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Alfonso II,1152–96, king of Aragón (1162–96) and, as Raymond Berengar V, count of Barcelona (1162–96); son and successor of Raymond Berengar IV of Barcelona and Petronilla of Aragón. He inherited Provence (1166), which he successfully defended against the counts of Toulouse, and Roussillon (1172). He conquered (1171) Teruel from the Moors and, after releasing himself from homage to Alfonso VIII of Castile, concluded with him the Treaty of Cazorla (1179), which reserved the reconquest of Valencia for Aragón. He was succeeded in Aragón by his eldest son, Peter II, and in Provence by a younger son.
Alfonso II(Alfonso the Fat), 1185–1223, king of Portugal (1211–23), son and successor of Sancho I. His reign was spent in struggles with the church and his brothers and sisters, to whom his father had left many of his estates. Alfonso's measures against the church holdings and the bishops led to his excommunication (1219). Though he was himself unwarlike, Alfonso's army took part in the major victory over the Moors at Las Navas de Tolosa (1212) and captured (1217) Alcácer do Sal. He was succeeded by his son Sancho II (reigned 1223–48).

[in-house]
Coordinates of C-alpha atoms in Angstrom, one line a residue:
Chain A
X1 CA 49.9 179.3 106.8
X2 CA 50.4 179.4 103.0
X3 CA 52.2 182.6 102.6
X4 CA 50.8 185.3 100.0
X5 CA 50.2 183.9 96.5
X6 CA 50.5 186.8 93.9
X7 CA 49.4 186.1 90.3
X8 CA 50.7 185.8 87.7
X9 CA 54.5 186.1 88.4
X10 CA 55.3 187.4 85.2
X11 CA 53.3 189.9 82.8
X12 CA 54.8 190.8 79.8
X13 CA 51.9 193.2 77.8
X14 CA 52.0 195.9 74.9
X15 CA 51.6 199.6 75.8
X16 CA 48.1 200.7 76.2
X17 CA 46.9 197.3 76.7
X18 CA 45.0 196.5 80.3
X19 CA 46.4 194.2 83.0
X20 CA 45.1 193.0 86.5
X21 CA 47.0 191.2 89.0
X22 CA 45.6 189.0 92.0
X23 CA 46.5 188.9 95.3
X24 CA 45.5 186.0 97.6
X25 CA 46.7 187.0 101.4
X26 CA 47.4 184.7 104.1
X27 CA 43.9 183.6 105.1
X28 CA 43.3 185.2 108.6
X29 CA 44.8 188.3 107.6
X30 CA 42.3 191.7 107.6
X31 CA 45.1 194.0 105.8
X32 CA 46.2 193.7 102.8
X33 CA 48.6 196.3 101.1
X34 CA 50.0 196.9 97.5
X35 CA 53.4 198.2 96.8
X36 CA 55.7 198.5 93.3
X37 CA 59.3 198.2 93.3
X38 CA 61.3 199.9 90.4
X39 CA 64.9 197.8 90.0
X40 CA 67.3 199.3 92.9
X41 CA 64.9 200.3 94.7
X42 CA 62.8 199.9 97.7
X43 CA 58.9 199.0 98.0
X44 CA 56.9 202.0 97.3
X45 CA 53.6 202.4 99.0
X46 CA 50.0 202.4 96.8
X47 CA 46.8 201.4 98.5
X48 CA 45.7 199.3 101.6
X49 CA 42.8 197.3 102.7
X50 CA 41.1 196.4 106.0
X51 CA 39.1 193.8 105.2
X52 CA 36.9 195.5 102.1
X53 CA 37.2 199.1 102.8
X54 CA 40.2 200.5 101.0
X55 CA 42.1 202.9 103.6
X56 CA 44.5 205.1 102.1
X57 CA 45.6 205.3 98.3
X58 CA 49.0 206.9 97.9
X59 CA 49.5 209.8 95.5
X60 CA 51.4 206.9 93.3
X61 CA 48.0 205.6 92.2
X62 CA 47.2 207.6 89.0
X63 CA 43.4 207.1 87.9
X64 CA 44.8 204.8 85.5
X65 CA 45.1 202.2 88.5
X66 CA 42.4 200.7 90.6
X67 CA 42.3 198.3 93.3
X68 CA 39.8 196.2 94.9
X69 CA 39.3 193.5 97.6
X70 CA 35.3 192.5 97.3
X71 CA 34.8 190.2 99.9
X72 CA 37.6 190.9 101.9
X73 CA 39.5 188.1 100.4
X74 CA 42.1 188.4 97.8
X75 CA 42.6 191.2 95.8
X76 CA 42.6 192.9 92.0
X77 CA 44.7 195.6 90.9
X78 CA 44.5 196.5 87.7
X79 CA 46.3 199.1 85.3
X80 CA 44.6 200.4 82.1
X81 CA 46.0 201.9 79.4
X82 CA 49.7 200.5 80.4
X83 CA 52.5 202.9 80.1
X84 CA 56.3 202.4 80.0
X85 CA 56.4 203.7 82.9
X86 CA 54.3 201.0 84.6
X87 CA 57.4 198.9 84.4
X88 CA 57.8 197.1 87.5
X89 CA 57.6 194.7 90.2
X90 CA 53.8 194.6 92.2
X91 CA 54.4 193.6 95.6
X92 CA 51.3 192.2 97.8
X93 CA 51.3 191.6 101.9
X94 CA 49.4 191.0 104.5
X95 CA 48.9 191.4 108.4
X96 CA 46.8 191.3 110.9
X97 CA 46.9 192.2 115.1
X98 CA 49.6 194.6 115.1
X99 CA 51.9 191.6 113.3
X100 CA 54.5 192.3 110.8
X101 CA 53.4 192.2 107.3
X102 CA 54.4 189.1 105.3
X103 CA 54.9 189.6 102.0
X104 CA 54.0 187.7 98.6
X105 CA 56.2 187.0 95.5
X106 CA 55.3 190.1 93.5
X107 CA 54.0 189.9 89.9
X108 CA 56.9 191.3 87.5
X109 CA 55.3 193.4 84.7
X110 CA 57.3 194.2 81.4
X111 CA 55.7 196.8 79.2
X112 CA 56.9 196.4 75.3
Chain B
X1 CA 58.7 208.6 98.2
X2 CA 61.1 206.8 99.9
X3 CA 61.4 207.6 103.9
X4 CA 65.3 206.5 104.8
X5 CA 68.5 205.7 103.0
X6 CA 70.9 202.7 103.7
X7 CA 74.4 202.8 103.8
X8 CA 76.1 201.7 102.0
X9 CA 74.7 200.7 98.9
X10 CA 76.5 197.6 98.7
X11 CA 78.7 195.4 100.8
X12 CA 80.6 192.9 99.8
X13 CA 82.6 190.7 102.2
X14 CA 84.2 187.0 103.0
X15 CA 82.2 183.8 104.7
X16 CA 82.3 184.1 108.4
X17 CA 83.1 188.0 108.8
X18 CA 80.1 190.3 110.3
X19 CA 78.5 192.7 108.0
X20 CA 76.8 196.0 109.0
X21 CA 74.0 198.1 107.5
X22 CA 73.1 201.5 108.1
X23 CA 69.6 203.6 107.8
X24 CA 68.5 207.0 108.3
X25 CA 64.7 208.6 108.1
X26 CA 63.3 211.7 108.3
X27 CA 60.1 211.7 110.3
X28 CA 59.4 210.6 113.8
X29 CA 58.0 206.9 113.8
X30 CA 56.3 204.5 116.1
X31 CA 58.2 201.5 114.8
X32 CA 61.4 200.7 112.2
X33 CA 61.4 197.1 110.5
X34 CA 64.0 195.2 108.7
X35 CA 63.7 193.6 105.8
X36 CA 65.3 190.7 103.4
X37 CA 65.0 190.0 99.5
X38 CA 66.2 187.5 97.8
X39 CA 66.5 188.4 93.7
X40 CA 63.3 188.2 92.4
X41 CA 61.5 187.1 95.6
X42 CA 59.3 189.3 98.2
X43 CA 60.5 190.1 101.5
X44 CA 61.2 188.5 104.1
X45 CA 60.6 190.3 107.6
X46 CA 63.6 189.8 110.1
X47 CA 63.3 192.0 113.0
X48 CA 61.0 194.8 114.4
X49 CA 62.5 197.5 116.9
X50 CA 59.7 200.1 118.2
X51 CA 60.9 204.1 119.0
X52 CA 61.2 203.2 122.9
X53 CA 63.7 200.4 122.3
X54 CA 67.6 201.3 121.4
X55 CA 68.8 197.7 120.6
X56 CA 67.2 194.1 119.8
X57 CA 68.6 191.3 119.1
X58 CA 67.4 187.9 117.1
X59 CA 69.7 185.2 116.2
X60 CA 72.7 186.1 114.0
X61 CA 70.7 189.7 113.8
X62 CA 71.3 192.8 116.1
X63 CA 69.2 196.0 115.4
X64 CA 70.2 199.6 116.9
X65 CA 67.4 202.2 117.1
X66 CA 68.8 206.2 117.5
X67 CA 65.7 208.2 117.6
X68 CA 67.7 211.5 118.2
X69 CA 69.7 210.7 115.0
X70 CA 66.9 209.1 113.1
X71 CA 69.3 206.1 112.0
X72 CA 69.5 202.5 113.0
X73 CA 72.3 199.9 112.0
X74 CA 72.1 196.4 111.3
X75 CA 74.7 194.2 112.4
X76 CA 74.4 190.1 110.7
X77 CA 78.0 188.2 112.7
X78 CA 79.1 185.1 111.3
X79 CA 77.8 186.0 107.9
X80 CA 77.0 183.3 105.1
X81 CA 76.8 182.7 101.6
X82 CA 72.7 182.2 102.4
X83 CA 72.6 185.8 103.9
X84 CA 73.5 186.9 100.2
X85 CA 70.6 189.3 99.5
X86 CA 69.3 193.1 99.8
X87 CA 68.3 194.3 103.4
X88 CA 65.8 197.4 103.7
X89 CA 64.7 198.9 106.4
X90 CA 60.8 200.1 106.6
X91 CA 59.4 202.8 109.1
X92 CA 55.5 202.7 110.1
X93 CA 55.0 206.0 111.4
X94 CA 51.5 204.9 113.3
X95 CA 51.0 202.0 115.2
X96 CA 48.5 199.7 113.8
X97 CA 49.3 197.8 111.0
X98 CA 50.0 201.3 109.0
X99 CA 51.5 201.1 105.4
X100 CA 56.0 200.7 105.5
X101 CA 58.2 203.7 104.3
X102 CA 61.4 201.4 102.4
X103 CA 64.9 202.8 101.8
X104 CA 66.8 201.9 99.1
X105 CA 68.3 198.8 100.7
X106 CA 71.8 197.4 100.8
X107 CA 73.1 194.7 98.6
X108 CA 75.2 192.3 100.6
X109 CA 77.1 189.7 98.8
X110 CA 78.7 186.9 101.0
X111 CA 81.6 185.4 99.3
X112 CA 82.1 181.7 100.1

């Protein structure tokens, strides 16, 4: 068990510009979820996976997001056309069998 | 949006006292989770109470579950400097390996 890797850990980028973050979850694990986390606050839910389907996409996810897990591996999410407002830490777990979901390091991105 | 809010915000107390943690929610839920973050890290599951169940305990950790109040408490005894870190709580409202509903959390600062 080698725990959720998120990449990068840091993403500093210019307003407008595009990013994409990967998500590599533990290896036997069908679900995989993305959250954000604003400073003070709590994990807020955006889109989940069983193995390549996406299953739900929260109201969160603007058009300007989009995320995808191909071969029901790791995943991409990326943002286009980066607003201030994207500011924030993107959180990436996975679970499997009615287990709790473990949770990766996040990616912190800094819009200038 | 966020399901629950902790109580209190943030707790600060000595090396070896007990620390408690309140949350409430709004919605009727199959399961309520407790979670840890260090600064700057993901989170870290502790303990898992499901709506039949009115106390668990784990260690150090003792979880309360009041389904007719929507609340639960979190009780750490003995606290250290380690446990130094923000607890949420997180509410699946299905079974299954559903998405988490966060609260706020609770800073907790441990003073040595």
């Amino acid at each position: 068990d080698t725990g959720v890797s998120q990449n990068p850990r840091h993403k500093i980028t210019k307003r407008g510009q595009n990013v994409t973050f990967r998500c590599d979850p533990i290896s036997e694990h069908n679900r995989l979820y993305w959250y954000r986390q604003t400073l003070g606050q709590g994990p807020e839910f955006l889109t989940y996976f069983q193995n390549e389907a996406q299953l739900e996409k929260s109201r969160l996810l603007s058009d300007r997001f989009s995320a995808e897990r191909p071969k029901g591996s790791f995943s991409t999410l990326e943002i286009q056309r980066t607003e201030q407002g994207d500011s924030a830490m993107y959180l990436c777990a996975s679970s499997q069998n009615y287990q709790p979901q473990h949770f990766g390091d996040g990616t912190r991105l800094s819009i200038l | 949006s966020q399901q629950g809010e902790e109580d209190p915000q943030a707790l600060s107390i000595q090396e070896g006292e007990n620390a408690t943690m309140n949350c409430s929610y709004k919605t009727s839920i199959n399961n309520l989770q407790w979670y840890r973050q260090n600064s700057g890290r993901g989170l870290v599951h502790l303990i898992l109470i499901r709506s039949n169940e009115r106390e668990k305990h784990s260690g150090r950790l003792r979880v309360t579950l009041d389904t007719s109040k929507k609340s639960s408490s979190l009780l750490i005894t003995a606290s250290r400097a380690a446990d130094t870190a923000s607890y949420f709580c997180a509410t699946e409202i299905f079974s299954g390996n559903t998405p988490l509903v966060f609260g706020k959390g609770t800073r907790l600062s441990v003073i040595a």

Alfonso II(Alfonso the Chaste), 759–842, Spanish king of Asturias (791–842), grandson of Alfonso I. He established his capital at Oviedo, which his father, Fruela I, had founded. Continuing the struggle against the Moors, he sought the support of the Frankish emperors Charlemagne and Louis I. Alfonso II built the first church on the site of Santiago de CompostelaSantiago de Compostela
city (1990 pop. 91,419), capital of Galicia, in A Coruña prov., NW Spain, on the Sar River. The city is one of the chief shrines of Christendom. There in the early 9th cent. the supposed tomb of the apostle St.
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